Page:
1. The two branches of the American suffrage movement—the National American Woman Suffrage Association (led by Carrie Catt) and the National Woman’s Party (led by Alice Paul)—took different approaches towards their mutual goal of winning the vote. Do you think one group was more effective than the other? Why?
2. If you were a suffragist in 1920, do you think you’d align yourself with the NAWSA or the Woman’s Party? (Both women and men were supporters). Why? What attracted women, on the other hand, to the “Antis”? Do you think their fears were unfounded?
3. The suffragists campaigned before there were cell phones; no internet, no social media, not even radio. Can you imagine trying to promote today’s causes with these limitations?
4. The Woman’s Hour describes an important step in our country’s evolution as a democracy. What other steps does our democracy still need to take?
5. Although we treasure our self-image as a nation built upon the bedrock of participatory democracy, our history proves we’re conflicted about who has the right to participate. Voter suppression is a hot topic today. Do you think we consciously make it harder for some citizens to vote? Is voter suppression a threat to our democracy, or just the usual game political parties play?
6. Hundreds of suffragists were assaulted, attacked, and jailed for demanding the right to vote. Have you ever participated in a protest against government policies? Did you suffer any consequences for your actions? Would you be willing to go to prison to protest injustice or to promote a cause you think important?
7. Those opposed to woman suffrage often used religious arguments to warn that expanding women’s rights, including the vote, violated Biblical teachings and went against “God’s Plan” (women belong in the home, not in the public sphere). Do you think religious rationales should be used in forming public policy today?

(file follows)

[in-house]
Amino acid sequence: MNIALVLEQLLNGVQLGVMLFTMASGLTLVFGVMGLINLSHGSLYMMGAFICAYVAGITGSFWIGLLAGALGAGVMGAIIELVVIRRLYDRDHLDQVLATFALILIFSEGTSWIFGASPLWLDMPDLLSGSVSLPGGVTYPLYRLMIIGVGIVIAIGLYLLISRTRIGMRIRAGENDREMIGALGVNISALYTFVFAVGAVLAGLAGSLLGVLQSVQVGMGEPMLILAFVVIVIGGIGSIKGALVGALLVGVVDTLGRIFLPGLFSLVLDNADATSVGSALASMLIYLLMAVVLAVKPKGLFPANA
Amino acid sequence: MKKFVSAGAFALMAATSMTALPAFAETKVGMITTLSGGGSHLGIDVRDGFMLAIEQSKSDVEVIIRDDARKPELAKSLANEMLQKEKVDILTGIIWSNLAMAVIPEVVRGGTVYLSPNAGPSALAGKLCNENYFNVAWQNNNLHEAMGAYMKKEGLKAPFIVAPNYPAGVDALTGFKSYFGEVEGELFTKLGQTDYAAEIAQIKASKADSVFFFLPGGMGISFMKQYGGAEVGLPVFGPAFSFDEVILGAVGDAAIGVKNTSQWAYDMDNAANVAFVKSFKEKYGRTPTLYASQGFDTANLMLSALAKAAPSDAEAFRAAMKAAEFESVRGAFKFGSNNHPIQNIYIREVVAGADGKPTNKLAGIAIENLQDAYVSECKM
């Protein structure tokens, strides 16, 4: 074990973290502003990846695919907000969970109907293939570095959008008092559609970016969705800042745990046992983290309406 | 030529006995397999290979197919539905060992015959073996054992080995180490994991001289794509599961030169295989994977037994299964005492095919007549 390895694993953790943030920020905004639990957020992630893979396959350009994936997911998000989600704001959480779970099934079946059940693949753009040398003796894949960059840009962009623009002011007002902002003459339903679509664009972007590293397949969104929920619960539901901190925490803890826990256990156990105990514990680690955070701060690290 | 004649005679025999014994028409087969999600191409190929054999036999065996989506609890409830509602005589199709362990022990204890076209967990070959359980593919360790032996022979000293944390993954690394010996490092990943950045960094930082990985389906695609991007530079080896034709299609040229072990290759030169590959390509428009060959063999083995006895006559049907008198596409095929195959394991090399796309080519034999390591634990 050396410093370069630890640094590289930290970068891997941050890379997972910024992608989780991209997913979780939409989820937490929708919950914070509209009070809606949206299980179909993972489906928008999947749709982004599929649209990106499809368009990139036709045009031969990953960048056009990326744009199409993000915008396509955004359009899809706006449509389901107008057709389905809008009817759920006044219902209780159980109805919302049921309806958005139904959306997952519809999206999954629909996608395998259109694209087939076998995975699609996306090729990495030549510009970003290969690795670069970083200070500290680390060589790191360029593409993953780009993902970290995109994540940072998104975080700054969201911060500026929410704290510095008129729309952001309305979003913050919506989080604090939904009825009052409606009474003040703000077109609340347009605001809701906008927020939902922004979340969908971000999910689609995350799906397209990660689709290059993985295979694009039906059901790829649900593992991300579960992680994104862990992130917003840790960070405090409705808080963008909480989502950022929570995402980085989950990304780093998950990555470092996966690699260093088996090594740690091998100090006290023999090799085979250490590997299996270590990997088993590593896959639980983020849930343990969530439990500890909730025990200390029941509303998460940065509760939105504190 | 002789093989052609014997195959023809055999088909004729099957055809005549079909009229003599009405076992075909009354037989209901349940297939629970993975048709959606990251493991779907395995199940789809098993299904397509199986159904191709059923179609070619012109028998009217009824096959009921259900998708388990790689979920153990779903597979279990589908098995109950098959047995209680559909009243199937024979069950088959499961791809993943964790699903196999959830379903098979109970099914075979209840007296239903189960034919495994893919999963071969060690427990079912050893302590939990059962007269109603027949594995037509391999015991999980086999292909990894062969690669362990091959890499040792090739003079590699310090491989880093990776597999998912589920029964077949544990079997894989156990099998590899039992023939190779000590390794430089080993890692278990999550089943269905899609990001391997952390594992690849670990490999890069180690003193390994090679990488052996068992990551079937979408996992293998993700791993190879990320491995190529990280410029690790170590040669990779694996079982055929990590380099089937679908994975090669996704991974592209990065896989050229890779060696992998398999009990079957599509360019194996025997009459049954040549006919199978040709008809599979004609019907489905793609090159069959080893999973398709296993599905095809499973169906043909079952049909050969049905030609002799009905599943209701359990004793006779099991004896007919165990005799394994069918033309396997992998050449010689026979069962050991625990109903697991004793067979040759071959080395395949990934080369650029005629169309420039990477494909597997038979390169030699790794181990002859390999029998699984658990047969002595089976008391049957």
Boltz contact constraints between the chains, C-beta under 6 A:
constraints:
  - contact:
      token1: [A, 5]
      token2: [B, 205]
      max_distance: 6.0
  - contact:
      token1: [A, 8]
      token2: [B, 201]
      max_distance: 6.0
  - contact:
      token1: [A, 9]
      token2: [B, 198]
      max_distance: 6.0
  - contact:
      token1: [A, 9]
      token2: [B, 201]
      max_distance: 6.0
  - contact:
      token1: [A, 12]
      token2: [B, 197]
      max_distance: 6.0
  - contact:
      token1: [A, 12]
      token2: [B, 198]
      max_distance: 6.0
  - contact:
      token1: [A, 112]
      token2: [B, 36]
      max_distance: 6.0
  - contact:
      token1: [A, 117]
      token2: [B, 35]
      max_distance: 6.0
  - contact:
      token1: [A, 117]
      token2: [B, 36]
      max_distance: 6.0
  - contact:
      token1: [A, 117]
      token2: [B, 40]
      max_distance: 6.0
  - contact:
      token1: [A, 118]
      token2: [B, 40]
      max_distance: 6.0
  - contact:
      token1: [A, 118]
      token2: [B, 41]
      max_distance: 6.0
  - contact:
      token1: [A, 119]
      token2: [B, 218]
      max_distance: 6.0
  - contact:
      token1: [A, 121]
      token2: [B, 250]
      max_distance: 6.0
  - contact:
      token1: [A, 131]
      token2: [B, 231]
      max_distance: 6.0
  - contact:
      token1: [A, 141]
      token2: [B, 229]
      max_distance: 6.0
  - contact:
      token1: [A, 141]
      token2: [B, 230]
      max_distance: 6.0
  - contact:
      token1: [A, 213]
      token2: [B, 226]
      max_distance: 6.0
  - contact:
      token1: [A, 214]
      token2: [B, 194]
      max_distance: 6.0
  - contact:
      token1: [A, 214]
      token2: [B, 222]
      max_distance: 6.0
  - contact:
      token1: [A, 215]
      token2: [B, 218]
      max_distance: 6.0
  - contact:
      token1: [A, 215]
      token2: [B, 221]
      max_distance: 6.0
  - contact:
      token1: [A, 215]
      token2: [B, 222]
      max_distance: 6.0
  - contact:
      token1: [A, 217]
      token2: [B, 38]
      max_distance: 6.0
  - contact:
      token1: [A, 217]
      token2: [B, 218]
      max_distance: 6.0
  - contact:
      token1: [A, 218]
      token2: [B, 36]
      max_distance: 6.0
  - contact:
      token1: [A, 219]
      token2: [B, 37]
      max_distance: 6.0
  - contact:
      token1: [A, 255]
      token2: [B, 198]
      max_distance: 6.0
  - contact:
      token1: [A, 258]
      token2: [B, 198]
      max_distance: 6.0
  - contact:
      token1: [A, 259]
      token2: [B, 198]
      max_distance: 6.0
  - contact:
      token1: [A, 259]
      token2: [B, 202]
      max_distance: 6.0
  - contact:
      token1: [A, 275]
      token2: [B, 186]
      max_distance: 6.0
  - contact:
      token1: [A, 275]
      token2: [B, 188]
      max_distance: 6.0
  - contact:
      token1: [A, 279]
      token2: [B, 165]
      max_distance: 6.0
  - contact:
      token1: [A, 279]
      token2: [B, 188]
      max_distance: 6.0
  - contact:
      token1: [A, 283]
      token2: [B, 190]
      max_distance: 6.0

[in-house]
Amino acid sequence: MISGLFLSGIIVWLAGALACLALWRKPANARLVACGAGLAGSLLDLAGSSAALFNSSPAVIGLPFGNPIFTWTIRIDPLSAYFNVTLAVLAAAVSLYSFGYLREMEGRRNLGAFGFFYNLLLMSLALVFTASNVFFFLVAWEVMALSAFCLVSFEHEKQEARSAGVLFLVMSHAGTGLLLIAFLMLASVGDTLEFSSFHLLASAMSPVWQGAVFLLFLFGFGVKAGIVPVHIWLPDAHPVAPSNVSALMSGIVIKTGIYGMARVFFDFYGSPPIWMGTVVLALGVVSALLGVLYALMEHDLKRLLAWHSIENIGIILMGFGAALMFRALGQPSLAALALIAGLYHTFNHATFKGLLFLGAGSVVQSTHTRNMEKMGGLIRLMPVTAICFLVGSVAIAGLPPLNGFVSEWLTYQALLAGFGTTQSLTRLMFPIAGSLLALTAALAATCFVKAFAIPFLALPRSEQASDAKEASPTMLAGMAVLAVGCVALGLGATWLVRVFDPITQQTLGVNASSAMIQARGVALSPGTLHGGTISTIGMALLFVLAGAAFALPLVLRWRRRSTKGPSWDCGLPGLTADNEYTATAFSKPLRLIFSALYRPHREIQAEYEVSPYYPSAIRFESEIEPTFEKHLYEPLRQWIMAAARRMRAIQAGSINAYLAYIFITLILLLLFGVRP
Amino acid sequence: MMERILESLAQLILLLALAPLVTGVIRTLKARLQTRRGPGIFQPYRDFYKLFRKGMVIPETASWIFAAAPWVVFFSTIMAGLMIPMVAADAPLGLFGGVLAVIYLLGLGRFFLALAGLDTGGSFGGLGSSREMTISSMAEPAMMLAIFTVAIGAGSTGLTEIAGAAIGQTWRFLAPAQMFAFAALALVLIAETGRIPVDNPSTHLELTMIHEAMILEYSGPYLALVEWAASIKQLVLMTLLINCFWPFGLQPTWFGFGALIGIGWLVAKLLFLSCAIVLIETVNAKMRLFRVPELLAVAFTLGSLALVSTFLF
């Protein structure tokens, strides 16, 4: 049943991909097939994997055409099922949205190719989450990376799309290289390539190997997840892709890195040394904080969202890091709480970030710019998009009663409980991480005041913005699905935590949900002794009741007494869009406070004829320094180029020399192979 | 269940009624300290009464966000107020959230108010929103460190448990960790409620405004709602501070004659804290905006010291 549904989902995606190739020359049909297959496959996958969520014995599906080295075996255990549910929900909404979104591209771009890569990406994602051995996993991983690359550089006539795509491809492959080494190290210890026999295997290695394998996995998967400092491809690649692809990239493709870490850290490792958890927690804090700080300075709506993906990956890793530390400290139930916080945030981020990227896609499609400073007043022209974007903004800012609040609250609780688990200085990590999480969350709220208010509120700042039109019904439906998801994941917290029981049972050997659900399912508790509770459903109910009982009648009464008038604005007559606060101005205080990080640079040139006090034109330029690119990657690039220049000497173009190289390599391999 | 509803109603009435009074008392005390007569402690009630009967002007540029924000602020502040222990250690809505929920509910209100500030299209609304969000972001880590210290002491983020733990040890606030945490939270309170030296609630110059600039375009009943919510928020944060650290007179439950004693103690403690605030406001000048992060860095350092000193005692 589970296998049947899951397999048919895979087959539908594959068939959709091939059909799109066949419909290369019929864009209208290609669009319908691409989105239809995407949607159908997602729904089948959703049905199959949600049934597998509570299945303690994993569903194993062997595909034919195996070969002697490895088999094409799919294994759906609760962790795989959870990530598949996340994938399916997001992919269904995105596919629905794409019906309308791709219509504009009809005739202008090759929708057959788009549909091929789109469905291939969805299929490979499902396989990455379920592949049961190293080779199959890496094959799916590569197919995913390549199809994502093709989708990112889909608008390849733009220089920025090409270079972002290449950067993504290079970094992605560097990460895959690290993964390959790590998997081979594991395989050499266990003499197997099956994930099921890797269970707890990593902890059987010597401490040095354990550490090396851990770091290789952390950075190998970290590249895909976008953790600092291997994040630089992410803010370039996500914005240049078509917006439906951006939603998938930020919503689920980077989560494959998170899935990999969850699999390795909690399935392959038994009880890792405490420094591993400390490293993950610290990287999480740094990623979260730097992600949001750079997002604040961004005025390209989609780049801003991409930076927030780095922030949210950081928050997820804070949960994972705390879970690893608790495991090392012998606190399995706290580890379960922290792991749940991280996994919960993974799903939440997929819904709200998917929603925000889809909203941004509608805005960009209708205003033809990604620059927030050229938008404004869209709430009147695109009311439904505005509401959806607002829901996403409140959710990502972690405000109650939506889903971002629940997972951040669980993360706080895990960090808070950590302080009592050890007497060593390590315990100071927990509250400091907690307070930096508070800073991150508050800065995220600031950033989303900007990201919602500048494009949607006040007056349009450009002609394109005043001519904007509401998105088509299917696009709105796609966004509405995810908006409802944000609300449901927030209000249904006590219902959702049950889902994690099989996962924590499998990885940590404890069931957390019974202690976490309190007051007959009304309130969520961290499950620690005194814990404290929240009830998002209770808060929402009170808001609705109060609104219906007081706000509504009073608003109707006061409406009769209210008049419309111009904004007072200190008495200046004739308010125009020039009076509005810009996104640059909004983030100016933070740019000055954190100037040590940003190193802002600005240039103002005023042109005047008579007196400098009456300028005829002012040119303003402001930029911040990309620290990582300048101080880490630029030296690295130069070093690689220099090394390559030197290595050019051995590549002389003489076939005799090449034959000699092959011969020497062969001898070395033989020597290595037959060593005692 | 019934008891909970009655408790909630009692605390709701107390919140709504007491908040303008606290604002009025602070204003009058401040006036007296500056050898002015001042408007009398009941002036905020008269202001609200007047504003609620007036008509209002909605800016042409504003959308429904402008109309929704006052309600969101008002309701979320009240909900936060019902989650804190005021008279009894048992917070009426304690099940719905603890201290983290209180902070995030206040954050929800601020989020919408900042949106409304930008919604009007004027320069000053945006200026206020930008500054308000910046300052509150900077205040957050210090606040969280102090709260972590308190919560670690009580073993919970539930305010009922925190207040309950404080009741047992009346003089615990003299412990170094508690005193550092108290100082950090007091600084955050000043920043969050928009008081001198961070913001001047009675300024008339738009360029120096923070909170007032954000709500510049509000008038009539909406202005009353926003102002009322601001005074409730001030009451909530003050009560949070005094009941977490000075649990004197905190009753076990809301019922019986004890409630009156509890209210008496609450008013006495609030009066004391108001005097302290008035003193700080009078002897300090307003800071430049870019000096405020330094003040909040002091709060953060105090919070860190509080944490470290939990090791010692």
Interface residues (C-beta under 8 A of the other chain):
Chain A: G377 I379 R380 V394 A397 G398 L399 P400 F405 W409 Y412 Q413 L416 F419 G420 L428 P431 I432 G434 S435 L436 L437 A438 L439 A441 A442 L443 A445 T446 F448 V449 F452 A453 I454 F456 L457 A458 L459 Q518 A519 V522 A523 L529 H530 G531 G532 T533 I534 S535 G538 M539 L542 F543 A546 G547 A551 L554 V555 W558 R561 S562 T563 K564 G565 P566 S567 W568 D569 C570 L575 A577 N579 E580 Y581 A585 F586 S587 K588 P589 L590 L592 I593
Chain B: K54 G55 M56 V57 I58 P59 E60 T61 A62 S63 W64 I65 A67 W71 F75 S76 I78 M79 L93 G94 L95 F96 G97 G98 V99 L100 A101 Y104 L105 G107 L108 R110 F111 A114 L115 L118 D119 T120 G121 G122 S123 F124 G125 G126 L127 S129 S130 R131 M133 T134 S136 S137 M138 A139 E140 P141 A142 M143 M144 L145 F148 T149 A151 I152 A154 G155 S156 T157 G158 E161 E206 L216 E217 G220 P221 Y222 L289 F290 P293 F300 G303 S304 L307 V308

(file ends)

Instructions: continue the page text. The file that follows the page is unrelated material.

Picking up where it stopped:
8. Were the suffragists correct in keeping their eyes on the prize—pursuing the vote for the majority of American women—even if that meant making moral compromises and abandoning some of their own ideals? Can the suffragists’ use of racist rationales to win the support of Southern legislators be justified? What are your thoughts on the suffragists’ use of racist rationales to win the support of Southern legislators?
9. Some corporations clearly felt threatened by the prospect of women voters, and worked to influence public opinion and legislative action. The suffragists often complained that corporate interests were secretly financing anti-suffrage campaigns around the country. Do you see any similarities in what the suffragists faced then and the modern phenomenon of “dark money” entering political campaigns today?
10. The suffragists touted the benefits of allowing women to vote by maintaining that women would clean up corruption in politics and insist upon better laws protecting families and children. Carrie Catt believed women voters would bring about an end to war. Do you think women voters have improved our political system? In what ways?
11. If the issue of women’s political equality—specifically the right to vote—was being decided today, and, as in 1920, only men were given the power to decide, do you think the amendment would pass?
12. Voter participation in the United States is well below other democratic nations. Many Americans, like the suffragists and subsequent civil rights workers, fought long and hard to win the right to vote. Many have died defending our freedoms. Some democracies impose a fine for not voting. Do think voting should be a mandatory responsibility of every eligible U.S. citizen?
13. Do you think the U.S Constitution should be changed in any way? What amendments would you like to see considered?